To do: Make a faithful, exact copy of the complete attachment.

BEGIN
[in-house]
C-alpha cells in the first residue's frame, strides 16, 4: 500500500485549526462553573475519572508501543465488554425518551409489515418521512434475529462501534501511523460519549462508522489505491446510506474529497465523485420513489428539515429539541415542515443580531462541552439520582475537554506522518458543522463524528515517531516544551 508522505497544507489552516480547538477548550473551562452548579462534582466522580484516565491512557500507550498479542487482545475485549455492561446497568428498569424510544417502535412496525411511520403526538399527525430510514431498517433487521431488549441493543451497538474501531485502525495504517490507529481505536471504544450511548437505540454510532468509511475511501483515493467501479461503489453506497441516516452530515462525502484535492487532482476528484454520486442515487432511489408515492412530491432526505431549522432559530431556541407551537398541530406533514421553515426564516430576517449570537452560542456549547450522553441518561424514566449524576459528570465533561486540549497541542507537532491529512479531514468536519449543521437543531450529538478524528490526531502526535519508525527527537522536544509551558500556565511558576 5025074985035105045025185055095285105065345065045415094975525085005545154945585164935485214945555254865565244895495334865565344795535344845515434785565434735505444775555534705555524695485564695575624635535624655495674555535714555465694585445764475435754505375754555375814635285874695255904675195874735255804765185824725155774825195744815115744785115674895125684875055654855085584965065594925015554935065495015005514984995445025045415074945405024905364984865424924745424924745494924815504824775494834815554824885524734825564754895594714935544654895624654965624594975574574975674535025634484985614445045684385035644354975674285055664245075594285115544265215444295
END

[in-house]
C-alpha cells in the first residue's frame, strides 16, 4: 500500500485549526462553573475519572508501543465488554425518551409489515418521512434475529462501534501511523460519549462508522489505491446510506474529497465523485420513489428539515429539541415542515443580531462541552439520582475537554506522518458543522463524528515517531516544551 508522505497544507489552516480547538477548550473551562452548579462534582466522580484516565491512557500507550498479542487482545475485549455492561446497568428498569424510544417502535412496525411511520403526538399527525430510514431498517433487521431488549441493543451497538474501531485502525495504517490507529481505536471504544450511548437505540454510532468509511475511501483515493467501479461503489453506497441516516452530515462525502484535492487532482476528484454520486442515487432511489408515492412530491432526505431549522432559530431556541407551537398541530406533514421553515426564516430576517449570537452560542456549547450522553441518561424514566449524576459528570465533561486540549497541542507537532491529512479531514468536519449543521437543531450529538478524528490526531502526535519508525527527537522536544509551558500556565511558576 5025074985035105045025185055095285105065345065045415094975525085005545154945585164935485214945555254865565244895495334865565344795535344845515434785565434735505444775555534705555524695485564695575624635535624655495674555535714555465694585445764475435754505375754555375814635285874695255904675195874735255804765185824725155774825195744815115744785115674895125684875055654855085584965065594925015554935065495015005514984995445025045415074945405024905364984865424924745424924745494924815504824775494834815554824885524734825564754895594714935544654895624654965624594975574574975674535025634484985614445045684385035644354975674285055664245075594285115544265215444295